YOGA JOURNAL – ABORIGINAL SPIRITUAL TEACHINGS AND YOGA

March 2, 2017

 

So happy to have a piece in the new Australian Yoga Journal about the connections between Aboriginal wisdom, Ayurveda and yoga. And especially super impressed with editor Jessica Humphries for being brave enough to publish on controversial topics such as the National Anthem and the Australia Day date. I didn’t expect those topics to get over the line for a fairly mainstream publication and I am totally delighted that they did. There is also some awesome vegan content in this issue. We’ve come a long way! Please buy a copy this month if you support these important issues showing up in ‘lifestyle’ journalism. Activism is alive and kicking in the Australian yoga community and reflected by great publications like this.  Here is the piece in full:

 

 

Wisdom Traditions: Together we are Stronger.

 

Katie Manitsas reflects on the connections between Yoga, Ayurveda and Indigenous Wisdom at the Bulwalwanga Ran Festival in southern New South Wales.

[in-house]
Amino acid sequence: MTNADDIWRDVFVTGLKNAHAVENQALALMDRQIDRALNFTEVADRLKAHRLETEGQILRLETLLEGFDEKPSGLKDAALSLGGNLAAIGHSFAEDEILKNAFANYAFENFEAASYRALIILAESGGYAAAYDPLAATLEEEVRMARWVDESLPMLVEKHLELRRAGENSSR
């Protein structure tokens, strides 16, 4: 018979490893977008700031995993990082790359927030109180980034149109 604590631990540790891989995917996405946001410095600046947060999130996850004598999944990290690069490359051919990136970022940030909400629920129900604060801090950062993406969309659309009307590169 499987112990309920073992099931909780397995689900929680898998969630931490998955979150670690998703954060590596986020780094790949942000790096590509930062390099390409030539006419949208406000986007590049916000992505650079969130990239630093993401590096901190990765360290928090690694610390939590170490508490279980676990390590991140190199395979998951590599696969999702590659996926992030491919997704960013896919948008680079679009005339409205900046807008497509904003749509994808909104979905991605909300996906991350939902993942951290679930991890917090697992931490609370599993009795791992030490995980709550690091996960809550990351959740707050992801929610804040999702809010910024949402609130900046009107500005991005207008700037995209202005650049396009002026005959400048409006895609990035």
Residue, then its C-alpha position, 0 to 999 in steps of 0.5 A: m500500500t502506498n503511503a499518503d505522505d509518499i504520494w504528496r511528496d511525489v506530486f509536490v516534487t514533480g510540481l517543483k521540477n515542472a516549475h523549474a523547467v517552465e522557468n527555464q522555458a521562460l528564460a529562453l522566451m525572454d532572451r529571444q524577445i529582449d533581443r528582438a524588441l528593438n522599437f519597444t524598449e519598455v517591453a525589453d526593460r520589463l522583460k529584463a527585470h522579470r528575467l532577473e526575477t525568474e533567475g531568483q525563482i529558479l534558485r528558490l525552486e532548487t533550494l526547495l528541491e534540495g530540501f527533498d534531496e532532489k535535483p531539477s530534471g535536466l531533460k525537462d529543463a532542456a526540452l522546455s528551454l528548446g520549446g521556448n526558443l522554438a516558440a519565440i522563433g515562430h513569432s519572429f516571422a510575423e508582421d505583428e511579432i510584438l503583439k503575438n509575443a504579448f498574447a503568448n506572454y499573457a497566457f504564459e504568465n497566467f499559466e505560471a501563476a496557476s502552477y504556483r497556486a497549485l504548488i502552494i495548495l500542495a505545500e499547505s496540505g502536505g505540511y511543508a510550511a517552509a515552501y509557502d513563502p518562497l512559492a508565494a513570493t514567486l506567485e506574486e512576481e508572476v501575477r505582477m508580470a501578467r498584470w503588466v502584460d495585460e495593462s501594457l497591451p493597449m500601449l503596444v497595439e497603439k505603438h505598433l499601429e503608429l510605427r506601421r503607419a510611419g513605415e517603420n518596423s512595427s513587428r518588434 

The idea for the Bulwalwanga Ran Festival on the New South Wales south coast of Australia started with the throw of a spear.  Ayurvedic doctor Shaun Matthews has been interested in the connections between yoga’s ‘sister science’ Ayurveda and Australia’s indigenous healing methodologies for many years.  It is a topic he and Aboriginal Elder ‘Uncle’ Noel Butler have discussed many times.  When Uncle Noel Butler taught Shaun’s son to throw a spear whilst spending time in the bush together on one such occasion Shaun realised the importance of honouring and sharing Aboriginal practices with all Australian’s so that as he says ‘we can learn form each other and find the best ways to support personal as well as planetary wellbeing.’  Shaun feels that by celebrating indigenous and other world wisdom traditions that honour the Earth, we can take some small steps to redress some of the wrongs of the past when Europeans first encountered the First Nations of Australia.  With this intention in mind the first Bulwalwanga Ran Festival took place in January of 2017, and was a bringing together of folk from many lineages, mobs and clans with one common interest – healing and learning together.